Even if you think you’re just being friendly, or if there’s something exceptionally funny that made you think of him (“You’ll LOVE this video!”), sending him a quick text or an email after you break up will actually send a confusing message—and you'll potentially confuse yourself even more. If you’re really struggling with this, delete his phone number, and text a close friend instead.


If you’re in a situation where you might have to see each other (say, you’re in the same MBA program or have mutual friends), smile and be friendly,but don’t see this as an opportunity to “catch up” or ask him prying questions about his life. It may be hard, and achingly so, not to corner him and give him a thorough update on how great you’re doing. But if you respect his space, he’ll likely respect yours. Simply saying, “Hey! Glad to see you’re doing well,” will set the appropriate tone. Essentially, be kind, be warm, but also be a bit formal.


Ah, social media. The perilous platforms of jealousy. Theodore Roosevelt had never imagined social media when he said, “Comparison is the thief of joy,” but I can’t think of words more apt to describe it. When you’re down in the dumps, the last thing you need to be doing is looking at everyone else’s highlight reel—especially your ex’s. This is not the time to post that flattering selfie with #FINALLYSINGLE #havingSOmuchFUN. Actually, it’s really never a good time to do that. Trying to make your ex jealous is not classy. You’re better than that. Instead, unfollow him (or maybe even unfriend him), and stay off social media for a while. If you want to let other guys know you’re single, start involving yourself in real social activities instead.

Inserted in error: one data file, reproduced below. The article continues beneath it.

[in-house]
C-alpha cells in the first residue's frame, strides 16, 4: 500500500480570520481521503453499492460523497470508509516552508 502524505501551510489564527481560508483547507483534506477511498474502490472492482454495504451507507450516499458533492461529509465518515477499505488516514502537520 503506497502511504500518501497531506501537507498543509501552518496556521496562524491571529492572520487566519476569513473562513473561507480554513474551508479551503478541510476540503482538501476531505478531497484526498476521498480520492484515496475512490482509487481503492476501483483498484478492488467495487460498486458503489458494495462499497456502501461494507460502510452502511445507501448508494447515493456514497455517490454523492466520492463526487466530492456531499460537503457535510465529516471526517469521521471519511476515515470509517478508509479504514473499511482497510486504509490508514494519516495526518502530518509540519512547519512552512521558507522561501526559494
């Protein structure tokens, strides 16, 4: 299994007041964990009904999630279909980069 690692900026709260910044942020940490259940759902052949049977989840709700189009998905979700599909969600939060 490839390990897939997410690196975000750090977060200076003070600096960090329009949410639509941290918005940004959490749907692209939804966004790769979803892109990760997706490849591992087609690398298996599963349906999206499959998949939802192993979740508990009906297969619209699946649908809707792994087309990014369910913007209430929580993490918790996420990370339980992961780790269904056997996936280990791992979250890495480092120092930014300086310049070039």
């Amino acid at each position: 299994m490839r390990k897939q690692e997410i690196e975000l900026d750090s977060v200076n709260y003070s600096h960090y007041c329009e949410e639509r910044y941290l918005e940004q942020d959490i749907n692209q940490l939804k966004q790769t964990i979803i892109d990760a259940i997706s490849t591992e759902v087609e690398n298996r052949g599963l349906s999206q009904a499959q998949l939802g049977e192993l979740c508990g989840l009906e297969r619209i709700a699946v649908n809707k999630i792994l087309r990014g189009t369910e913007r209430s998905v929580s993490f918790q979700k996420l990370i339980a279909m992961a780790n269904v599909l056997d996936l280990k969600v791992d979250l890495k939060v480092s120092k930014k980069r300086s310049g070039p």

But we all need to vent, right? Isn’t that a crucial part of sisterhood bonding? Well, be careful here. According to studies, venting actually makes you feel worse, not better. Plus, what we often call “venting” may just be a flimsy veil for really malicious gossiping. Sure, he might have been an awful boyfriend—maybe even an awful person. But will detailing all his failings to your girlfriends make anything better? Words can’t be taken back. If you’re cruelly misrepresenting someone, and he finds out about it, how do you think he’s going to feel about you? At best, he’s certainly not going to think you’re acting with class; at worst, he’ll reciprocate by spreading personal details about you. That being said, if he did hurt you—in a way that was potentially abusive—confide in a close friend or family member, and seek help. Then venting isn’t gossip. It’s therapy.


Forgiveness is the cornerstone of closure and the most important part of any relationship, whether it’s ending or just beginning. Take a deep breath, and put the past behind you. Initially, you may need to remind yourself every day that you’ve forgiven him, but with time, you will heal—and looking toward a future without him will become routine.

Meanwhile, respect the breakup, and give it the time it needs. Even if you’re 100 percent sure it was a mistake, and you want to get back together, take advantage of this time to really grow into the person you want to be. Give him the time to discover who he is without you. And if it’s never meant to be? Well, at least you’ll have the satisfaction of knowing you can act with class in the most trying circumstances possible. And who knows—maybe he’ll remember you as a class act, too.